Convenience Store Woman

Convenience Store Woman

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Overview

The English-language debut of one of Japan’s most talented contemporary writers, selling over 650,000 copies there, Convenience Store Woman is the heartwarming and surprising story of thirty-six-year-old Tokyo resident Keiko Furukura. Keiko has never fit in, neither in her family, nor in school, but when at the age of eighteen she begins working at the Hiiromachi branch of “Smile Mart,” she finds peace and purpose in her life. In the store, unlike anywhere else, she understands the rules of social interaction—many are laid out line by line in the store’s manual—and she does her best to copy the dress, mannerisms, and speech of her colleagues, playing the part of a “normal” person excellently, more or less. Managers come and go, but Keiko stays at the store for eighteen years. It’s almost hard to tell where the store ends and she begins. Keiko is very happy, but the people close to her, from her family to her coworkers, increasingly pressure her to find a husband, and to start a proper career, prompting her to take desperate action…

A brilliant depiction of an unusual psyche and a world hidden from view, Convenience Store Woman is an ironic and sharp-eyed look at contemporary work culture and the pressures to conform, as well as a charming and completely fresh portrait of an unforgettable heroine.

Product Details

ISBN-13: 9780802128256
Publisher: Grove/Atlantic, Inc.
Publication date: 06/12/2018
Pages: 176
Sales rank: 385,441
Product dimensions: 5.30(w) x 7.10(h) x 1.00(d)

About the Author

Sayaka Murata is the author of many books, including Convenience Store Woman, winner of Japan’s most prestigious literary award, the Akutagawa Prize. She used to work part-time in a convenience store, which inspired this novel. Murata has been named a Freeman’s “Future of New Writing” author, and her work has appeared in Granta and elsewhere. In 2016, Vogue Japan selected her as a Woman of the Year.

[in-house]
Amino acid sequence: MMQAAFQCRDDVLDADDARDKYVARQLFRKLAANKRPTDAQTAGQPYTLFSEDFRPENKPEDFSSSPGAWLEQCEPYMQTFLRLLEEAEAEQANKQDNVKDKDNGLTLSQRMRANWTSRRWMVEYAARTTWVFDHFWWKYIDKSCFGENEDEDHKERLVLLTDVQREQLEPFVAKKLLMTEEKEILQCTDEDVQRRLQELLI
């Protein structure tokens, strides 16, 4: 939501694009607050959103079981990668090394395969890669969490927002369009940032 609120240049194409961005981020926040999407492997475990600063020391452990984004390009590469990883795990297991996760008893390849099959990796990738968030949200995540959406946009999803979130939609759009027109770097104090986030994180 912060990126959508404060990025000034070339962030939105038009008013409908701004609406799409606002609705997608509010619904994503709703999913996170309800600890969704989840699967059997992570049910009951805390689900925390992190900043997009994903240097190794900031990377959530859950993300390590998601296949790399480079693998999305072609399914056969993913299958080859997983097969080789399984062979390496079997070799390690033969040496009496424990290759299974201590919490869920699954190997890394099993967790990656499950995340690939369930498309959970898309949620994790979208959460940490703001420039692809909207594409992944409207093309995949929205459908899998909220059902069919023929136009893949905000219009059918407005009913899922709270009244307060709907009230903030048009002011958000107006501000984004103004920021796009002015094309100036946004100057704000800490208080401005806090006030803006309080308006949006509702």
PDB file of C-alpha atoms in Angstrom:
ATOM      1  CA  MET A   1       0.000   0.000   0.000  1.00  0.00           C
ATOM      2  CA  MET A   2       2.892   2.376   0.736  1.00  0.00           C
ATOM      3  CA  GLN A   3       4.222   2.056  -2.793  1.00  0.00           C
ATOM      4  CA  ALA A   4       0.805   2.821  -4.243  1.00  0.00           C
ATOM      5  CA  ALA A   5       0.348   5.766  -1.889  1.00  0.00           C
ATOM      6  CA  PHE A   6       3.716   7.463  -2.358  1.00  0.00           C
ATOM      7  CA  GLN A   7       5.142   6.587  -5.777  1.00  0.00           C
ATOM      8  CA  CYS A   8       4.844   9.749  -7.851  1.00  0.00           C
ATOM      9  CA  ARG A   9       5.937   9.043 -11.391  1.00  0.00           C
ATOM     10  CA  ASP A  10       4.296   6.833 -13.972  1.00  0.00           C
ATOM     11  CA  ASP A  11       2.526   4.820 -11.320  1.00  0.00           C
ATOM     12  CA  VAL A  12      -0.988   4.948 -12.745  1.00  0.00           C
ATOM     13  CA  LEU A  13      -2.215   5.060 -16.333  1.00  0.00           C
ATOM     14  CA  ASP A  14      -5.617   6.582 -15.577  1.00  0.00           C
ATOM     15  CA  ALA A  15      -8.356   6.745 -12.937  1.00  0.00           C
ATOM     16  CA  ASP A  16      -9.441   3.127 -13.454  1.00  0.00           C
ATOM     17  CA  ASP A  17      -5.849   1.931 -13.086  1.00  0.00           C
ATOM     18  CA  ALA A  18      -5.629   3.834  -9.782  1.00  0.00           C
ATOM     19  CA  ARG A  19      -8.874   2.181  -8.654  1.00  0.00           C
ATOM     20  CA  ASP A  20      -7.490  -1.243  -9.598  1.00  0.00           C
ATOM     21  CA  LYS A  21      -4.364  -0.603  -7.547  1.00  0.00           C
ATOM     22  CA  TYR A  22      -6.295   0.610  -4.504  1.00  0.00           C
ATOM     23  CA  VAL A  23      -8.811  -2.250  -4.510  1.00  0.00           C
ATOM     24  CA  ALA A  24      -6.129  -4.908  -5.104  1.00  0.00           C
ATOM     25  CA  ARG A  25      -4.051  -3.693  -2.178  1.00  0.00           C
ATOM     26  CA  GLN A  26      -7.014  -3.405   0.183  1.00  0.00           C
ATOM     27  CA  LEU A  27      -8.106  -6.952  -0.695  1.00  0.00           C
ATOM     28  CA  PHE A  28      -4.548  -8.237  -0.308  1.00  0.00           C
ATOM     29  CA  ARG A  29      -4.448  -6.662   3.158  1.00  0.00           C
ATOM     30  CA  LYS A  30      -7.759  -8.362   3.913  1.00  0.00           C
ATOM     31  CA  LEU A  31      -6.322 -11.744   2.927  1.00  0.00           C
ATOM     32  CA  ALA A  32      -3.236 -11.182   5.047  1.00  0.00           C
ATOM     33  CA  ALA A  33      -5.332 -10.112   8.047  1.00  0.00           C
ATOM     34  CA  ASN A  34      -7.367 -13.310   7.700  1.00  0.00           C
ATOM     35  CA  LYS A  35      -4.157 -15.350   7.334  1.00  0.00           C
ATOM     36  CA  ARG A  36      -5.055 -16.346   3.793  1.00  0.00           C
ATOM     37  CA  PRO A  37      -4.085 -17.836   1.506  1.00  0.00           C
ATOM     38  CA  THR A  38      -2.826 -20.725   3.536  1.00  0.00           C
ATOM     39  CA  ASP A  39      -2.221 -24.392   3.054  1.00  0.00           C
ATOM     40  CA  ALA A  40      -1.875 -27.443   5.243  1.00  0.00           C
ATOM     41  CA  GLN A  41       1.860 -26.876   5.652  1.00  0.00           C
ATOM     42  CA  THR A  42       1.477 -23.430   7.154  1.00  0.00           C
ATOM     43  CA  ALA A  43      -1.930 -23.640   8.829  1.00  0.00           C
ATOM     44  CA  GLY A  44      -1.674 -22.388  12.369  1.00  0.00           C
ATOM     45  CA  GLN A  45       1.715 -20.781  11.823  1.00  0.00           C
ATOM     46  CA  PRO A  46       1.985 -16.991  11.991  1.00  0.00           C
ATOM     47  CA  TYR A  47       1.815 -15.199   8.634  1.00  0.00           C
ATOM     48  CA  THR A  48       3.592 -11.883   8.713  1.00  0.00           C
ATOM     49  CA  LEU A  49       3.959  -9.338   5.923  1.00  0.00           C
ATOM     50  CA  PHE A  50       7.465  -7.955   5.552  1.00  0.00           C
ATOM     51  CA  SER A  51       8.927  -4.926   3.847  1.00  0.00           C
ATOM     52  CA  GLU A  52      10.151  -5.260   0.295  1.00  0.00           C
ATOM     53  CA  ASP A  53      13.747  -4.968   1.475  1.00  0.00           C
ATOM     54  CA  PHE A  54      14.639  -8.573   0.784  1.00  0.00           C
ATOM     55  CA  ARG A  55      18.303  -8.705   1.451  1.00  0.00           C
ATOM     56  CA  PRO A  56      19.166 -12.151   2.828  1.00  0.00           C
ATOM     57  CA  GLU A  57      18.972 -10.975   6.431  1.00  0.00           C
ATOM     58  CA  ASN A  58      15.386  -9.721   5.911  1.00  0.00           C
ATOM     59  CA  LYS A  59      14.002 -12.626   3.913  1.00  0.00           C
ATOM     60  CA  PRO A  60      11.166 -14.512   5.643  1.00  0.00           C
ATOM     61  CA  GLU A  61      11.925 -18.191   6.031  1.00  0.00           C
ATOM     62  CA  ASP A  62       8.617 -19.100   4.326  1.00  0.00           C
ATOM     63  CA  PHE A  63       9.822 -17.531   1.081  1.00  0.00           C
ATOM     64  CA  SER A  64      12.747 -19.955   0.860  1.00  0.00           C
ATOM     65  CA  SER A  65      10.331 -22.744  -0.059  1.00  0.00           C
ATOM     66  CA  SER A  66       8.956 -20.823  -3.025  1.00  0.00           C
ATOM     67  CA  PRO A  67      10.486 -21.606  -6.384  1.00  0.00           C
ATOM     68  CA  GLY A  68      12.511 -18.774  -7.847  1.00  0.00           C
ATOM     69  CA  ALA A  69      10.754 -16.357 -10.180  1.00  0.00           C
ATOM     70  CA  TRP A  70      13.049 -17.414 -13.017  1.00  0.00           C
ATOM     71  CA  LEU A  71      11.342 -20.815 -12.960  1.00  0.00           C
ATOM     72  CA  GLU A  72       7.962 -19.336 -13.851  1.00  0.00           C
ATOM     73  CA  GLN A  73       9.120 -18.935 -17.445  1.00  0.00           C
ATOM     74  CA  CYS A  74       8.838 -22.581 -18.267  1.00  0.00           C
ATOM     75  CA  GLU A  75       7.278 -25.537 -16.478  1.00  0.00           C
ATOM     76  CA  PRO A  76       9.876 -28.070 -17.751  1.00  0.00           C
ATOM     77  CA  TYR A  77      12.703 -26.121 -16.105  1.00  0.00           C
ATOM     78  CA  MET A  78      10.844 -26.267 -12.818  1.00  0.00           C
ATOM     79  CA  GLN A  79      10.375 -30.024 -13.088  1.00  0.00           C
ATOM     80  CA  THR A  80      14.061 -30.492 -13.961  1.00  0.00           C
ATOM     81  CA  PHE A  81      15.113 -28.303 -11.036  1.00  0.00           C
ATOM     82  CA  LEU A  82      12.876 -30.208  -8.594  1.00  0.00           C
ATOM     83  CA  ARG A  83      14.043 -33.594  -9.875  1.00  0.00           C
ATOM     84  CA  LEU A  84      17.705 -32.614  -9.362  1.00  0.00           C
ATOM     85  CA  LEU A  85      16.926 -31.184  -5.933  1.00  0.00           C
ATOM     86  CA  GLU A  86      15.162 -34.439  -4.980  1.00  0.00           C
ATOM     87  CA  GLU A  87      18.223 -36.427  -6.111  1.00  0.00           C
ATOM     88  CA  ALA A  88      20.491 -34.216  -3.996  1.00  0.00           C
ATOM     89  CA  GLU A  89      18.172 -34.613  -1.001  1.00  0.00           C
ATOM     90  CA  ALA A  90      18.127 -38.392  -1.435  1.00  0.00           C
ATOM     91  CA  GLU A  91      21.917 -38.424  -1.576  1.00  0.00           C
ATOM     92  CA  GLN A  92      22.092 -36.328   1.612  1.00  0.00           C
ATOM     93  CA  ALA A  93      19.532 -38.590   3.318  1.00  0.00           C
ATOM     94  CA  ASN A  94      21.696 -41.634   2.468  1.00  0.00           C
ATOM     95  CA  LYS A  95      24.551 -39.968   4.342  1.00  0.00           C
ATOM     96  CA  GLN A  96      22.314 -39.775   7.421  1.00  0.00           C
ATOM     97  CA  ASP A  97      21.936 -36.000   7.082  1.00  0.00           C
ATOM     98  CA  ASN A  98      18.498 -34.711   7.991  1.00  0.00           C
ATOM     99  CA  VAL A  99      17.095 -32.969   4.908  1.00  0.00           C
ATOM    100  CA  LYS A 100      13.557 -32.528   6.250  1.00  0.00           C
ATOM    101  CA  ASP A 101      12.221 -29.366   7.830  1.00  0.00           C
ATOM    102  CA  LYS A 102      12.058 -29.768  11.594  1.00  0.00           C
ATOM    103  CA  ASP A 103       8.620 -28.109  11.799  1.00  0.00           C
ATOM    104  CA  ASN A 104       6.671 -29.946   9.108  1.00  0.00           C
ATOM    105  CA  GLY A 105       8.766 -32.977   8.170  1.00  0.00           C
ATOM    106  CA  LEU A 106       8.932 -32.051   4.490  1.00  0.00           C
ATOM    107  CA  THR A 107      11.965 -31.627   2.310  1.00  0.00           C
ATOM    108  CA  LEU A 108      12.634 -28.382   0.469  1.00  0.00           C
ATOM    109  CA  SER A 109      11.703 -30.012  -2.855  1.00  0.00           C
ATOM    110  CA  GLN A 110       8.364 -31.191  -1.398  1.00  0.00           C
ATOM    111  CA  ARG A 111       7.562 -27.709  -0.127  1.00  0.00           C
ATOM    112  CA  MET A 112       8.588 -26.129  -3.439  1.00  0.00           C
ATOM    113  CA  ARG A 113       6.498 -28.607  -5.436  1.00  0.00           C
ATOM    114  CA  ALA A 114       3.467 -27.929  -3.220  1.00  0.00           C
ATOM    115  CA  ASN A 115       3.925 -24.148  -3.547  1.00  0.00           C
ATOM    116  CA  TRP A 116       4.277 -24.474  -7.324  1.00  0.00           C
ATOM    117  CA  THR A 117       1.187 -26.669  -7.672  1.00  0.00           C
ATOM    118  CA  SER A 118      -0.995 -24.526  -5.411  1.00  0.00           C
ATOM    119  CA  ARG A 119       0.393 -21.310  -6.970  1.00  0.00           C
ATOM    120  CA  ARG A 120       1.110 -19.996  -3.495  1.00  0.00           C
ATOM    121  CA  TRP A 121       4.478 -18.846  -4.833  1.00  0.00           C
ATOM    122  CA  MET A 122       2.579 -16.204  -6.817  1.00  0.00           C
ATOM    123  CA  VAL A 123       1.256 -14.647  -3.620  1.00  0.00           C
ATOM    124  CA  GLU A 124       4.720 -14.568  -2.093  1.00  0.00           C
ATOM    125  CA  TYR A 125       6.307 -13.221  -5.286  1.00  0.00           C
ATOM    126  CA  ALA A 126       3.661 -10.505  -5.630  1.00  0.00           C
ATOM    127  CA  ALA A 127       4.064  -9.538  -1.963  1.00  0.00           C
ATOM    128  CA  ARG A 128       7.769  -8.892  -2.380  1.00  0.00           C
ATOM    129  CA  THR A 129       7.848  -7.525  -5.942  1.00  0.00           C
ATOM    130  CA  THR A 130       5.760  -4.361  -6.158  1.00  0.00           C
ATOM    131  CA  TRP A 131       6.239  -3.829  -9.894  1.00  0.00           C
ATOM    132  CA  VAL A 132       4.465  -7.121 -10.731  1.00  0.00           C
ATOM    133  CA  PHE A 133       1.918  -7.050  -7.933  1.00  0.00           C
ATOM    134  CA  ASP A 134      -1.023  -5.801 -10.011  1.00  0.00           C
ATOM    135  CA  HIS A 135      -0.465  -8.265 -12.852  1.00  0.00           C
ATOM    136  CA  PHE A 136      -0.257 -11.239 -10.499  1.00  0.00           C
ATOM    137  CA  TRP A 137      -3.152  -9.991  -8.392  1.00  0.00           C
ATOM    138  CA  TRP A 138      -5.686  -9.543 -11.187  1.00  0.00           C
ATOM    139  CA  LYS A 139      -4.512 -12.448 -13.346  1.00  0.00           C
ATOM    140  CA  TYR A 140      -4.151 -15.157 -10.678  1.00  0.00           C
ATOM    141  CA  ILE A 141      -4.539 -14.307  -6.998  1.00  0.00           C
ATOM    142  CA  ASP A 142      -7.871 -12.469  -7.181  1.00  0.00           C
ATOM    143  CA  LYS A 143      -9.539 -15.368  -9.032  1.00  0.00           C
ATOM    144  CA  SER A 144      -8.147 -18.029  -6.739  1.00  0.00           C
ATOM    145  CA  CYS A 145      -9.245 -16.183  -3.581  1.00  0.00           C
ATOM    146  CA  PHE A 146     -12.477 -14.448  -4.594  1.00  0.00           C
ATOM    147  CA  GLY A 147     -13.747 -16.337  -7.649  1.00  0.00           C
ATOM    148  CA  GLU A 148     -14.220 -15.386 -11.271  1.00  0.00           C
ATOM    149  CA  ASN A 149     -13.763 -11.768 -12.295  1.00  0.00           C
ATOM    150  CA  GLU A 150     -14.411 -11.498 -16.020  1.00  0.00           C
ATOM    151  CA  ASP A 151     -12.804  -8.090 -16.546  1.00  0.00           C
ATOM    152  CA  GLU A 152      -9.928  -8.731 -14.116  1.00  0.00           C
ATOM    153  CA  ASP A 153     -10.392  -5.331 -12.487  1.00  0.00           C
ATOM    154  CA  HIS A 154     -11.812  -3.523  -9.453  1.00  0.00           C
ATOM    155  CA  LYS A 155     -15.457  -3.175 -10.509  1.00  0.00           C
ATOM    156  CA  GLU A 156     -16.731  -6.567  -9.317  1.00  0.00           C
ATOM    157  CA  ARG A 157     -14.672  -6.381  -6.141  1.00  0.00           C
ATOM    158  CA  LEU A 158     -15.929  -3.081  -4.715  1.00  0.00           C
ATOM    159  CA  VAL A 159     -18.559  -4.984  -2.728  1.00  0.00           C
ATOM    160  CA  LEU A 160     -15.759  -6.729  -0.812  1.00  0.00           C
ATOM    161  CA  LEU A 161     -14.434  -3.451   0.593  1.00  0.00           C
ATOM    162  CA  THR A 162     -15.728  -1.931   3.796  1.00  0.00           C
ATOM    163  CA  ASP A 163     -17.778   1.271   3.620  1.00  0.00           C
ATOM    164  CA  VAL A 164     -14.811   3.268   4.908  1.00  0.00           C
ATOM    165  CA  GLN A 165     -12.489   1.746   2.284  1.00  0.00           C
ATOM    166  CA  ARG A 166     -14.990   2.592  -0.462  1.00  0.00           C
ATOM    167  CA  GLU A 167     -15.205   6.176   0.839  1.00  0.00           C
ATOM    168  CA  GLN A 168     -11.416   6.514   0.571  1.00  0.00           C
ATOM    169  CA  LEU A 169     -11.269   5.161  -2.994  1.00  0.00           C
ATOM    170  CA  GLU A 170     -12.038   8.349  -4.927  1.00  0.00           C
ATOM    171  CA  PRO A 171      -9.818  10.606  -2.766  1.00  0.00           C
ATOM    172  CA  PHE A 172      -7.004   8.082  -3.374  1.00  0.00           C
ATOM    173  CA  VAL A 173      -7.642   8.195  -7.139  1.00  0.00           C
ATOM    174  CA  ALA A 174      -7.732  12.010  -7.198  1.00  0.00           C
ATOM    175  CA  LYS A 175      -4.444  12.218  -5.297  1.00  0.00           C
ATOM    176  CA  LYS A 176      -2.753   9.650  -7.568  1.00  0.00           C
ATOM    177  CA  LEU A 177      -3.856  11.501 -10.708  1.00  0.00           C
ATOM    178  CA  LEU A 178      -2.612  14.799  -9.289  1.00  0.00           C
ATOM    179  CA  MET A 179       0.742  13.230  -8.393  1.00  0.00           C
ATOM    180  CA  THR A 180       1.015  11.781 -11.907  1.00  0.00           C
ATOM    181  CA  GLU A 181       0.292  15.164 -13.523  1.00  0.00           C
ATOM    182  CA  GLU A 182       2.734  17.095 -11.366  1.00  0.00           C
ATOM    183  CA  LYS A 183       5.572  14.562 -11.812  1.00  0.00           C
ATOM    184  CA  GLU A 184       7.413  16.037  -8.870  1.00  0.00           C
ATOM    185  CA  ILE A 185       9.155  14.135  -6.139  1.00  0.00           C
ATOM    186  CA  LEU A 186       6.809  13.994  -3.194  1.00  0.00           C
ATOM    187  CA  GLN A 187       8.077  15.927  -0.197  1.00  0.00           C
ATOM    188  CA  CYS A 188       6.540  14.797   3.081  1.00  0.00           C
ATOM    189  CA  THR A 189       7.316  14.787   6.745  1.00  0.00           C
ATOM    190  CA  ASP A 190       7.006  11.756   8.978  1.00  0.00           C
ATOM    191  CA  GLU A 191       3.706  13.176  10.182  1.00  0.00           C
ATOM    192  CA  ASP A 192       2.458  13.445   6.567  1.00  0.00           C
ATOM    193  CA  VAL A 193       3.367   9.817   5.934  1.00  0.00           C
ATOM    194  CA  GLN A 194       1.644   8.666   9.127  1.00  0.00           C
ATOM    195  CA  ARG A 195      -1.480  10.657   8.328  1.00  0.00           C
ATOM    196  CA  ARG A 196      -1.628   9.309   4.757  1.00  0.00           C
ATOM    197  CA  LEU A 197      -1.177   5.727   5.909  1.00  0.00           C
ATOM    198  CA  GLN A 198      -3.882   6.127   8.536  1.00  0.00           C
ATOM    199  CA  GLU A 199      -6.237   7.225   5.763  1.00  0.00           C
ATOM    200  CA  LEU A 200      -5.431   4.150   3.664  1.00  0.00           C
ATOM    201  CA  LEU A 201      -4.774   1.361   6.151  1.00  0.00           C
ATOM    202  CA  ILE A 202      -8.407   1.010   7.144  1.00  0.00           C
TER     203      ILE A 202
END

Ginny Tapley Takemori has translated works by more than a dozen Japanese writers, including Ryū Murakami. She lives at the foot of a mountain in Eastern Japan.

Read an Excerpt

My present self is formed almost completely of the people around me. I am currently made up of 30 percent Mrs. Izumi, 30 percent Sugawara, 20 percent the manager, and the rest absorbed from past colleagues such as Sasaki, who left six months ago, and Okasaki, who was our supervisor until a year ago.

My speech is especially inflected by everyone around me and is currently a mix of that of Mrs. Izumi and Sugawara. I think the same goes for most people. When some of Sugawara’s band members came into the store recently they all dressed and spoke just like her. After Mrs. Izumi came, Sasaki started sounding just like her when she said, “Good job, see you tomorrow!” Once a woman who had gotten on well with Mrs. Izumi at her previous store came to help out, and she dressed so much like Mrs. Izumi I almost mistook the two. And I probably infect others with the way I speak too. Infecting each other like this is how we maintain ourselves as human is what I think.

Outside work Mrs. Izumi is rather flashy, but she dresses the way normal women in their thirties do, so I take cues from the brand of shoes she wears and the label of the coats in her locker. Once she left her makeup bag lying around in the back room and I took a peek inside and made a note of the cosmetics she uses. People would notice if I copied her exactly, though, so what I do is read blogs by people who wear the same clothes she does and go for the other brands of clothes and kinds of shawls they talk about buying. Mrs. Izumi’s clothes, accessories, and hairstyles always strike me as the model of what a woman in her thirties should be wearing.

As we were chatting in the back room, her gaze suddenly fell on the ballet flats I was wearing. “Oh, those shoes are from that shop in Omotesando, aren’t they? I like that place too. I have some boots from there.” In the back room she speaks in a languid drawl, the end of her words slightly drawn out. I bought these flats after checking the brand name of the shoes she wears for work while she was in the toilet.

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